Thailand weighs law to access private cyber data

Facebook has agreed to comply with the Thai government's requests to restrict access to content on its site that violates Thai laws.
Facebook has agreed to comply with the Thai government's requests to restrict access to content on its site that violates Thai laws.PHOTO: EPA

BANGKOK • Thailand's junta is mulling over a new law that would give the authorities the power to access any private-sector computer system, a tool it says is needed against hackers.

The Bill came after the WannaCry cyber attack sparked havoc in computer systems worldwide, but it is controversial as Thailand had previously adopted cyberlaws that have been used against government critics.

The new law proposes setting up a National Cyber Security Committee chaired by Prime Minister Prayut Chan-o-cha. It would oversee cyber defence capabilities and be authorised to access any private firm's or citizen's computer with a court order.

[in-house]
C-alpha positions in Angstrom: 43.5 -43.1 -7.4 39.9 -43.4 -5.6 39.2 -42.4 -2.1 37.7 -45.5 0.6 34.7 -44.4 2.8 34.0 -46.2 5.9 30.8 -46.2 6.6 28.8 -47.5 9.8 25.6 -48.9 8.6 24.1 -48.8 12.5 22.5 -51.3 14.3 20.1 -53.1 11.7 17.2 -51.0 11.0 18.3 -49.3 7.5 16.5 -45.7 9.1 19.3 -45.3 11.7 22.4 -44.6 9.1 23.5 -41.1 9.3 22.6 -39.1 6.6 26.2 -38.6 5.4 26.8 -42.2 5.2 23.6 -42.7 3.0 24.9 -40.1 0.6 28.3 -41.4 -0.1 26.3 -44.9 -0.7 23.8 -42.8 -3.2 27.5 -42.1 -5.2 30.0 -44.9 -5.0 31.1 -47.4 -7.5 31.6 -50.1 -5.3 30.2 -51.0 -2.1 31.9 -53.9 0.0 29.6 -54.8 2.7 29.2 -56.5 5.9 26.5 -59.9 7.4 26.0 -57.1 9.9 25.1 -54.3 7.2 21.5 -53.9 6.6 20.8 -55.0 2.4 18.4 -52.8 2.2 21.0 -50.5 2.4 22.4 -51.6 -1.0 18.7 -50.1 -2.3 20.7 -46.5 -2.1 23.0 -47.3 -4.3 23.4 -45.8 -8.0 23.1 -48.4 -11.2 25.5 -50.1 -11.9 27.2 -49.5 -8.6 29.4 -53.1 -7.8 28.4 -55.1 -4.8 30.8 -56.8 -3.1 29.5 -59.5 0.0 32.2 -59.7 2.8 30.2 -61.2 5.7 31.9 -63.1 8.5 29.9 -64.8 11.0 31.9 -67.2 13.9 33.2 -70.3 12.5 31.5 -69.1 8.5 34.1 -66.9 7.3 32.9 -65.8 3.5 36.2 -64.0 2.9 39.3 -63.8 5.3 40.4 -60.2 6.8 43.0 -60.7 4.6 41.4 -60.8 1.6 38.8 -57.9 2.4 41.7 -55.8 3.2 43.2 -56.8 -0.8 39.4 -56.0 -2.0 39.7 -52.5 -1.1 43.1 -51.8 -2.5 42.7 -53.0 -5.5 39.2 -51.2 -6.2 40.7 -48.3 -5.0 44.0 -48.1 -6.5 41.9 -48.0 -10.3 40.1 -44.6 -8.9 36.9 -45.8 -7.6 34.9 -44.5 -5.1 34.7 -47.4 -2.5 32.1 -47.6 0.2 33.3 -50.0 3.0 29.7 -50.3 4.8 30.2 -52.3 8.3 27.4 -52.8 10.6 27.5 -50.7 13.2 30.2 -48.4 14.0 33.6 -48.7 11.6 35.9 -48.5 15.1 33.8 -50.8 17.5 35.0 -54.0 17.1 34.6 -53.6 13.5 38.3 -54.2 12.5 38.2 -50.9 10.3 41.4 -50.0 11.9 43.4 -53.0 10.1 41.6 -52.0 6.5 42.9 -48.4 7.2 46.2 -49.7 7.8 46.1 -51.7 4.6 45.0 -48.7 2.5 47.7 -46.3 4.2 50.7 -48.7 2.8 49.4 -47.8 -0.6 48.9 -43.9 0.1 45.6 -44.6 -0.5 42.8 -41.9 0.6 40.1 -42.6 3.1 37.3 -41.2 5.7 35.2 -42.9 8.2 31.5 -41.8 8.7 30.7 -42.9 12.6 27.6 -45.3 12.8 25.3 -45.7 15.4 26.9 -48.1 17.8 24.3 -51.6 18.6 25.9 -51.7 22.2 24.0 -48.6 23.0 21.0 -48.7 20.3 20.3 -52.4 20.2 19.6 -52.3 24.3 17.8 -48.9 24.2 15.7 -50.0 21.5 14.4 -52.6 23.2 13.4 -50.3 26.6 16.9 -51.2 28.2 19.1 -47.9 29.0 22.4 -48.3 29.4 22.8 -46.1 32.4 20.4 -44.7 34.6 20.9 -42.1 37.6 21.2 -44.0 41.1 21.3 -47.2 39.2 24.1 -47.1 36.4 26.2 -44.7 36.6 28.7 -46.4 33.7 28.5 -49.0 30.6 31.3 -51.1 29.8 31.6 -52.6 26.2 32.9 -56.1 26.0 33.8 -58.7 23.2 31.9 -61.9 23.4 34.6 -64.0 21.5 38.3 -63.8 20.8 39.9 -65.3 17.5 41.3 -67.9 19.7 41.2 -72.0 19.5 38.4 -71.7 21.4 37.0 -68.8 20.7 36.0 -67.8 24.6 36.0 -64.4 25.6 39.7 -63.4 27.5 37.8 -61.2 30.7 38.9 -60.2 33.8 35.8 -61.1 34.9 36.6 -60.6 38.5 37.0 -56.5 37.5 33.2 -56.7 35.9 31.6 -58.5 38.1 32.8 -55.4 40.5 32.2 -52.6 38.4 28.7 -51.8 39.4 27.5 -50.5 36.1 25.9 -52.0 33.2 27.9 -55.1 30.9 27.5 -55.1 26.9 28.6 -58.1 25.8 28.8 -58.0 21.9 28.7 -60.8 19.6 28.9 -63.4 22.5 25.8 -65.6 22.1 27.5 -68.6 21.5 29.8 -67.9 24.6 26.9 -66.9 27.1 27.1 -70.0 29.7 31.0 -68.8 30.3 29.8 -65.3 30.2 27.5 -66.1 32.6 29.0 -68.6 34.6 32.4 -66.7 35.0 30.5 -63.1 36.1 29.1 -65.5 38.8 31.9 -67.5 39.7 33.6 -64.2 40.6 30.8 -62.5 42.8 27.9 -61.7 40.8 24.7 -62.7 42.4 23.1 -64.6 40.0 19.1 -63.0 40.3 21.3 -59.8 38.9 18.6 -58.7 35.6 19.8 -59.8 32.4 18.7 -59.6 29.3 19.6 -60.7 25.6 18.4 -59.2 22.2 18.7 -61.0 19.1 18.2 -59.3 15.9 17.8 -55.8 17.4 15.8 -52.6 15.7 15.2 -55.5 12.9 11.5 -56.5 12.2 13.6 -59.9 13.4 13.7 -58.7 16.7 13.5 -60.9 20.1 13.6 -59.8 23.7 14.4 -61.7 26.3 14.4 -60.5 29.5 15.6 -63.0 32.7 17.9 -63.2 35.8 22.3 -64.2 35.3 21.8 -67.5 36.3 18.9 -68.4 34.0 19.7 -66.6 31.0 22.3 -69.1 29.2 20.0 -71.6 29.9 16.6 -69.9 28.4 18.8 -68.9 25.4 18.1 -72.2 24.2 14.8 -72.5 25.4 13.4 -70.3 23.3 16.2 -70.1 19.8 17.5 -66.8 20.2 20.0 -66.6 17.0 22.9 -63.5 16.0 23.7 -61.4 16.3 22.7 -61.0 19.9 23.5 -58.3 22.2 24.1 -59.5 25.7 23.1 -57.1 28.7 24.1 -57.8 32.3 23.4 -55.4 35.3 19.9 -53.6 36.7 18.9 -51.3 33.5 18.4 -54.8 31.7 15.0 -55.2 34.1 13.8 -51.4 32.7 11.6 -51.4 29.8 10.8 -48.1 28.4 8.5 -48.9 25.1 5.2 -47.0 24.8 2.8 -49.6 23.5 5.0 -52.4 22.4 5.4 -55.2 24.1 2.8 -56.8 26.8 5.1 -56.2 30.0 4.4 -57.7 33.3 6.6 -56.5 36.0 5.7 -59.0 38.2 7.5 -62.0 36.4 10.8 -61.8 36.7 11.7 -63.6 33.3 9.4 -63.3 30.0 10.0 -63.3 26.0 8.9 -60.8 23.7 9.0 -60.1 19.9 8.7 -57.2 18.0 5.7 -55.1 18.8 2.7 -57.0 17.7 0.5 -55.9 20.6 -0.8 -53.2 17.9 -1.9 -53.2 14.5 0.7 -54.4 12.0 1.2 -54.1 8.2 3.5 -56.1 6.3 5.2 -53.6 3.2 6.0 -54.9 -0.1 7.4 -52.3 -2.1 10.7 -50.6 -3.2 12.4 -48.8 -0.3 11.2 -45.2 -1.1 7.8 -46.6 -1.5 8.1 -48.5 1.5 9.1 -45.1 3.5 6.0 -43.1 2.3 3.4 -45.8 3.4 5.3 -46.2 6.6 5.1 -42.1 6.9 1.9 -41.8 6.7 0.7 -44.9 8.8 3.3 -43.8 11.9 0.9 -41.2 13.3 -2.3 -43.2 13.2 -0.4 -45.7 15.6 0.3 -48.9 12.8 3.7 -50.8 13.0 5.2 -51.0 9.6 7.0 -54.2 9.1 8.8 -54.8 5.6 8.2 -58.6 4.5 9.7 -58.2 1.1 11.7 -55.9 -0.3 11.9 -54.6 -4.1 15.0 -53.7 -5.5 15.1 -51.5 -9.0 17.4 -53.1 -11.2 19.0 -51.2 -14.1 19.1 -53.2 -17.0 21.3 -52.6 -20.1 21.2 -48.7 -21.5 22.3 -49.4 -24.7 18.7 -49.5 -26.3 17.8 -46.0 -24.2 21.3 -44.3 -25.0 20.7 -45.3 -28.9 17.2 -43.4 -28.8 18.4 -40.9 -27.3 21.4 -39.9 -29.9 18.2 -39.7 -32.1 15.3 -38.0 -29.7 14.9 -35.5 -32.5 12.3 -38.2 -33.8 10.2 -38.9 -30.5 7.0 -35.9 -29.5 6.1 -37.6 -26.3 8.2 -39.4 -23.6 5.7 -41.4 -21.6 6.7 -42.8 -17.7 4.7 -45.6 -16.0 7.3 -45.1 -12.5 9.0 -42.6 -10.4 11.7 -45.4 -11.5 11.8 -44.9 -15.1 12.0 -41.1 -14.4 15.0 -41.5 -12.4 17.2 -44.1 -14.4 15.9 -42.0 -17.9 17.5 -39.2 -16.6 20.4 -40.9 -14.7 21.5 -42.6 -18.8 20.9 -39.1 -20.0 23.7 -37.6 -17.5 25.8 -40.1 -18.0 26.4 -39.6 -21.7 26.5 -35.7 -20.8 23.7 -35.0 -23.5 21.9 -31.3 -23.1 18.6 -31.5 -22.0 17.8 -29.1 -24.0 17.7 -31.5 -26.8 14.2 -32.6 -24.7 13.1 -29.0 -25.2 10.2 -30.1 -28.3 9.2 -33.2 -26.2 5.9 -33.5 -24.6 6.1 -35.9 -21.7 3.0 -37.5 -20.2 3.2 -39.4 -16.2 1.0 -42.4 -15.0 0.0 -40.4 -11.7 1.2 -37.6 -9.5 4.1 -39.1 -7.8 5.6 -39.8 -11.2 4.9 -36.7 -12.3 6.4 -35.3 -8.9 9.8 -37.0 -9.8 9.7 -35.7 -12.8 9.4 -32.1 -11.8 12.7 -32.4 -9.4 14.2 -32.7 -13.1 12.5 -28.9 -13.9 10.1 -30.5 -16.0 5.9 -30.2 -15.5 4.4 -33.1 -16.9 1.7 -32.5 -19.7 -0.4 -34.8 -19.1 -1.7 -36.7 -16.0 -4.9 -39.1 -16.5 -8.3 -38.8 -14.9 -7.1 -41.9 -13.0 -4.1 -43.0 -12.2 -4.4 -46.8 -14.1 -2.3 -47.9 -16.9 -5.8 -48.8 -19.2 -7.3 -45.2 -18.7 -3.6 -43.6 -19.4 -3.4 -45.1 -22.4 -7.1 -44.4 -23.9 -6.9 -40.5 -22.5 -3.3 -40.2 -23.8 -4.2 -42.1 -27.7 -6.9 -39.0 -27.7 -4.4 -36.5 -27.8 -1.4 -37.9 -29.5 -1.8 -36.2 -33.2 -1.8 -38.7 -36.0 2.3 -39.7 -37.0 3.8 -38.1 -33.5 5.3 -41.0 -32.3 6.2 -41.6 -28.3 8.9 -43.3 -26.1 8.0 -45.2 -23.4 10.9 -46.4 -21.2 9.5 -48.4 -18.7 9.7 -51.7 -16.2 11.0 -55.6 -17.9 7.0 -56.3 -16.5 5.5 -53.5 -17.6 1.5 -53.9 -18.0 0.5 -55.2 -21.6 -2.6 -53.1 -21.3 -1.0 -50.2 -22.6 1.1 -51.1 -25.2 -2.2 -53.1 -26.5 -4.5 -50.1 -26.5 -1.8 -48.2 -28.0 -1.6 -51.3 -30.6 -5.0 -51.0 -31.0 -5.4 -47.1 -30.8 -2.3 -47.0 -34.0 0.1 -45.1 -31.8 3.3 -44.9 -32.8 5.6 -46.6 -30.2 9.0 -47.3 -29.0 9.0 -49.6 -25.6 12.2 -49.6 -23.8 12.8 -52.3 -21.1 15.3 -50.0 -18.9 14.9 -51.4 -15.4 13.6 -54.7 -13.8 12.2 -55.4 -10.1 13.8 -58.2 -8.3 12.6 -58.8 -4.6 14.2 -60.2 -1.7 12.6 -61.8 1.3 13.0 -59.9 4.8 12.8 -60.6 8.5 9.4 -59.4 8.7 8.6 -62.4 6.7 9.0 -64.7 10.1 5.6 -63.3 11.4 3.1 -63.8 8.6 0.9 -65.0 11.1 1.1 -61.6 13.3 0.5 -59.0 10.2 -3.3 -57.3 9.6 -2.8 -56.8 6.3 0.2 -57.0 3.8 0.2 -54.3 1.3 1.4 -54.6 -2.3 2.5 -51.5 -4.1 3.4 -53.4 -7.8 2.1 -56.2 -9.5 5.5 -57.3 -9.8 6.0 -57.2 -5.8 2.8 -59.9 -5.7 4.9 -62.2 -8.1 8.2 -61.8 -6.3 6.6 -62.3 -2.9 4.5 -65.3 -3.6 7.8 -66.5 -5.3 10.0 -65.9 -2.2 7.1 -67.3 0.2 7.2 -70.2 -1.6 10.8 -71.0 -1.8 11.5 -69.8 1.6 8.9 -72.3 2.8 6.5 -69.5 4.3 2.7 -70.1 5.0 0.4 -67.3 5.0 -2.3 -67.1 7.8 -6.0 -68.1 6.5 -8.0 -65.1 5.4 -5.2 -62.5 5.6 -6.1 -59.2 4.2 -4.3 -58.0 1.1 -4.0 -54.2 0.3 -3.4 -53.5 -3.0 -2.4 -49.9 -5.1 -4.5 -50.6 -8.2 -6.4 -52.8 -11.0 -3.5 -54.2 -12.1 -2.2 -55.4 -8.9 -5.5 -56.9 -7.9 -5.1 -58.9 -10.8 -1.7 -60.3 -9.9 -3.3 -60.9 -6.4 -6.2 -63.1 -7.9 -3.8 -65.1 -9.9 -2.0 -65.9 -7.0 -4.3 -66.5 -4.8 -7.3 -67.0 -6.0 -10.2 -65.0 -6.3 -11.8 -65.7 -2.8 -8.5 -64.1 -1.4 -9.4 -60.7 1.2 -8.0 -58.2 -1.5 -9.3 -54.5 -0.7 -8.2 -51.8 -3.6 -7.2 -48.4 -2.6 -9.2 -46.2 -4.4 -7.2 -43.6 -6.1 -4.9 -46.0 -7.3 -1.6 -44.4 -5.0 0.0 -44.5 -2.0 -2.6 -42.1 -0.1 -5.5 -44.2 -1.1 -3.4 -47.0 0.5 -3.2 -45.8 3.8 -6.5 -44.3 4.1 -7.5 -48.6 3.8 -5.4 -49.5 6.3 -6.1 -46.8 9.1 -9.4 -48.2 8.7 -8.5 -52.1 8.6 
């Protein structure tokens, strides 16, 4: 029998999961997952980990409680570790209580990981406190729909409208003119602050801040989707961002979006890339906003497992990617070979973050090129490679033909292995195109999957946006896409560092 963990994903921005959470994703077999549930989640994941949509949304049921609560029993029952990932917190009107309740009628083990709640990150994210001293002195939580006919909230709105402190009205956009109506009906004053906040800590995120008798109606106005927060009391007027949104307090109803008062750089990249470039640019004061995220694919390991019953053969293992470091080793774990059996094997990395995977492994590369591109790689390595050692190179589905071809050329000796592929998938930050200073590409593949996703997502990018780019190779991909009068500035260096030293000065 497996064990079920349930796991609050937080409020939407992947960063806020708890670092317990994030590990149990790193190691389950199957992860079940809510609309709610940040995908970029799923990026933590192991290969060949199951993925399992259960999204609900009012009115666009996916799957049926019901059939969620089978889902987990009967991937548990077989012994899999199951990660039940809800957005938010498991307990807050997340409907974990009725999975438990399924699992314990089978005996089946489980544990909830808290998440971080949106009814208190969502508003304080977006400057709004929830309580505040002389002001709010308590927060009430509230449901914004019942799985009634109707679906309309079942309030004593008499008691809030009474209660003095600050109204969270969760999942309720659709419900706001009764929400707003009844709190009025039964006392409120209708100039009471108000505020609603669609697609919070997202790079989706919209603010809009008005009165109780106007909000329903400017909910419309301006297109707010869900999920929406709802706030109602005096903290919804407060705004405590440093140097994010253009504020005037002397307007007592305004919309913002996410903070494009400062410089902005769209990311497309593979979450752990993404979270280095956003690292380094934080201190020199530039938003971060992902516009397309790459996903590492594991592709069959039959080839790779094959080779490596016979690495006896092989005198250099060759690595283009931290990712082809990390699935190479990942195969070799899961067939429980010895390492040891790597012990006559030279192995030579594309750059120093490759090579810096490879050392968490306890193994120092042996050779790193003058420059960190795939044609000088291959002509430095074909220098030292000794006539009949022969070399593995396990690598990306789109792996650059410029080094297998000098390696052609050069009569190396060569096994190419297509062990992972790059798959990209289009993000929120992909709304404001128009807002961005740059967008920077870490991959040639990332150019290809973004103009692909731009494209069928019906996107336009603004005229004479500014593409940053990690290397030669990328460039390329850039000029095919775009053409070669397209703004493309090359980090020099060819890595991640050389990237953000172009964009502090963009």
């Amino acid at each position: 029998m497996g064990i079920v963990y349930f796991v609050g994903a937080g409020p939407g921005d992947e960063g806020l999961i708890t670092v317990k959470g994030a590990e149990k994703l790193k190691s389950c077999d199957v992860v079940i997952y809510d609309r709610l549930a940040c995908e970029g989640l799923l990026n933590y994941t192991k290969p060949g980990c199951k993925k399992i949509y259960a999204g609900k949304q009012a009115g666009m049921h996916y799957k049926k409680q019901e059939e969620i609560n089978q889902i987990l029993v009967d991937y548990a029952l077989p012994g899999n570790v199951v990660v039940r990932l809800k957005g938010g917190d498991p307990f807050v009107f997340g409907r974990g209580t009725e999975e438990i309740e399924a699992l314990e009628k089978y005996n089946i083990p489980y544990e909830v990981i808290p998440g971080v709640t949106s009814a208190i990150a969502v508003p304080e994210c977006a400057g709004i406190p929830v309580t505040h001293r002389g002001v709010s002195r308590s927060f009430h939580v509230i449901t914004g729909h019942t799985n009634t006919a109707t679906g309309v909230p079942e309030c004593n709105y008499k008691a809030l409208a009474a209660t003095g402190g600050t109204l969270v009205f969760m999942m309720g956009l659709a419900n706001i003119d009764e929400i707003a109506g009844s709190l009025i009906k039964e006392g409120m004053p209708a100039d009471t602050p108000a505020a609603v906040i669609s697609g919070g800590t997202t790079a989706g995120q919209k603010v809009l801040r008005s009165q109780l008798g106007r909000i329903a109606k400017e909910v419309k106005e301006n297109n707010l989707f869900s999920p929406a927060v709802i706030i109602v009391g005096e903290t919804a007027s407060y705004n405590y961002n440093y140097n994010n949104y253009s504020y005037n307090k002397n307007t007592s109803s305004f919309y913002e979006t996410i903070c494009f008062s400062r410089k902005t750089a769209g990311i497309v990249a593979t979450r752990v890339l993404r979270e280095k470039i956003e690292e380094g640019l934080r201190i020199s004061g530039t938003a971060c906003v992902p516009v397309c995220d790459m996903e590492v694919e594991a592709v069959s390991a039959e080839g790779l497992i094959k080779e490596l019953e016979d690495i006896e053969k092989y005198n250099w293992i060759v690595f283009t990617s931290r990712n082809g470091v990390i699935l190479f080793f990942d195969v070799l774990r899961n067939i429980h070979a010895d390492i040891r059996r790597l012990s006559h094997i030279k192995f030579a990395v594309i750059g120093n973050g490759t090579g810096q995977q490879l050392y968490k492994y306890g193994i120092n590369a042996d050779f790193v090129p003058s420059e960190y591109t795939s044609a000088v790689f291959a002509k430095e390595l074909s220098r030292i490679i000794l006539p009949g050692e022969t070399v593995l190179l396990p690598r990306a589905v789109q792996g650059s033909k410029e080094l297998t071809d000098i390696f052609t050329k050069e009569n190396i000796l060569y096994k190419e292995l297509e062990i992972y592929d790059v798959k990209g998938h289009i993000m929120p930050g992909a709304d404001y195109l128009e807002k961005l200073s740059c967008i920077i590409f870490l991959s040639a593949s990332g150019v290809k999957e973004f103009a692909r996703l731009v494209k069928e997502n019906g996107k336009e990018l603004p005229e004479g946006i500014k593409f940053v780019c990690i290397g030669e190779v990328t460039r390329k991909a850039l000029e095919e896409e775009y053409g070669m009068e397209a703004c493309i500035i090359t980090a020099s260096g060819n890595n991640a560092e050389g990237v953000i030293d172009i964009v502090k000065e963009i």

During "national emergencies", when the authorities have to move quickly, the Bill proposes that a court order would not be necessary and could be obtained retroactively.

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Major-General Pisit Pao-in, a member of the committee that drafted the law, said: "An emergency would mean a threat that is imminent against a large section of society, or one that endangers the country."

He said it was a "coincidence" that the Bill was made public in the same week as the WannaCry attack. But he said that type of widespread global malware hack would constitute the kind of national emergency that could trigger the government to use its powers.

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A version of this article appeared in the print edition of The Straits Times on May 18, 2017, with the headline 'Thailand weighs law to access private cyber data'. Print Edition | Subscribe